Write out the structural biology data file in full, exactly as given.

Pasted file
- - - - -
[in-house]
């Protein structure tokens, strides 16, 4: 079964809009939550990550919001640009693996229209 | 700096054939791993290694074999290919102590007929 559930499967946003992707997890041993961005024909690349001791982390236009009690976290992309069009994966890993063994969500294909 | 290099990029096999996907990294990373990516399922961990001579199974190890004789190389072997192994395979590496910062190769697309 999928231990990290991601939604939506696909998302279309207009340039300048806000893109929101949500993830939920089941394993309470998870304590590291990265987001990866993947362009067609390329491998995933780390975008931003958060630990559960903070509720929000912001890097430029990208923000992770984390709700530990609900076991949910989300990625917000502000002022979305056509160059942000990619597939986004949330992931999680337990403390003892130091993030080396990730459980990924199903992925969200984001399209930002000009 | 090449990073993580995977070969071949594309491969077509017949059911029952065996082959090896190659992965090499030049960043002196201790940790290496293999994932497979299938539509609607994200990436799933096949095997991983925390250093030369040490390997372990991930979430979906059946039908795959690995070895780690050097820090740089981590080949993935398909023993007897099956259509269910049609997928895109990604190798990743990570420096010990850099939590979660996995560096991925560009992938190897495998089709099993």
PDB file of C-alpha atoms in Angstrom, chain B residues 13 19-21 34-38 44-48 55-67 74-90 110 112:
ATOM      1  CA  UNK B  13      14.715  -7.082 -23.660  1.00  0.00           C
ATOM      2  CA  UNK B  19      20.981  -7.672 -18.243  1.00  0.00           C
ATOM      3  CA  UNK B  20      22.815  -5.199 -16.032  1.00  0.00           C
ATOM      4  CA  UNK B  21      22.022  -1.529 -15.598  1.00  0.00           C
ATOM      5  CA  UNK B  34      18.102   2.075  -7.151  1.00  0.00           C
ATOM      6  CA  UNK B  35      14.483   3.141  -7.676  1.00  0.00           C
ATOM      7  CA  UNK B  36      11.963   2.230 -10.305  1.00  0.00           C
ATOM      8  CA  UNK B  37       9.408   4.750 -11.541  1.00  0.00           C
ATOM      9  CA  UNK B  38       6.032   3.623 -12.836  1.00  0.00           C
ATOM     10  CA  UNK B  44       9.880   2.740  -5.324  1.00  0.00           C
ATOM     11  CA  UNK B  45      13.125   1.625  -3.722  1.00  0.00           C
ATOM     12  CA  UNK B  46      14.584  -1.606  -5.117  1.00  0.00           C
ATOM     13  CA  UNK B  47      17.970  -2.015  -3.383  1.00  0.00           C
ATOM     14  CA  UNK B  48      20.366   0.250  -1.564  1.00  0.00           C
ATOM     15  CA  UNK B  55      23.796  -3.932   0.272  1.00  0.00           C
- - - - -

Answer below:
[in-house]
């Protein structure tokens, strides 16, 4: 079964809009939550990550919001640009693996229209 | 700096054939791993290694074999290919102590007929 559930499967946003992707997890041993961005024909690349001791982390236009009690976290992309069009994966890993063994969500294909 | 290099990029096999996907990294990373990516399922961990001579199974190890004789190389072997192994395979590496910062190769697309 999928231990990290991601939604939506696909998302279309207009340039300048806000893109929101949500993830939920089941394993309470998870304590590291990265987001990866993947362009067609390329491998995933780390975008931003958060630990559960903070509720929000912001890097430029990208923000992770984390709700530990609900076991949910989300990625917000502000002022979305056509160059942000990619597939986004949330992931999680337990403390003892130091993030080396990730459980990924199903992925969200984001399209930002000009 | 090449990073993580995977070969071949594309491969077509017949059911029952065996082959090896190659992965090499030049960043002196201790940790290496293999994932497979299938539509609607994200990436799933096949095997991983925390250093030369040490390997372990991930979430979906059946039908795959690995070895780690050097820090740089981590080949993935398909023993007897099956259509269910049609997928895109990604190798990743990570420096010990850099939590979660996995560096991925560009992938190897495998089709099993």
PDB file of C-alpha atoms in Angstrom, chain B residues 13 19-21 34-38 44-48 55-67 74-90 110 112:
ATOM      1  CA  UNK B  13      14.715  -7.082 -23.660  1.00  0.00           C
ATOM      2  CA  UNK B  19      20.981  -7.672 -18.243  1.00  0.00           C
ATOM      3  CA  UNK B  20      22.815  -5.199 -16.032  1.00  0.00           C
ATOM      4  CA  UNK B  21      22.022  -1.529 -15.598  1.00  0.00           C
ATOM      5  CA  UNK B  34      18.102   2.075  -7.151  1.00  0.00           C
ATOM      6  CA  UNK B  35      14.483   3.141  -7.676  1.00  0.00           C
ATOM      7  CA  UNK B  36      11.963   2.230 -10.305  1.00  0.00           C
ATOM      8  CA  UNK B  37       9.408   4.750 -11.541  1.00  0.00           C
ATOM      9  CA  UNK B  38       6.032   3.623 -12.836  1.00  0.00           C
ATOM     10  CA  UNK B  44       9.880   2.740  -5.324  1.00  0.00           C
ATOM     11  CA  UNK B  45      13.125   1.625  -3.722  1.00  0.00           C
ATOM     12  CA  UNK B  46      14.584  -1.606  -5.117  1.00  0.00           C
ATOM     13  CA  UNK B  47      17.970  -2.015  -3.383  1.00  0.00           C
ATOM     14  CA  UNK B  48      20.366   0.250  -1.564  1.00  0.00           C
ATOM     15  CA  UNK B  55      23.796  -3.932   0.272  1.00  0.00           C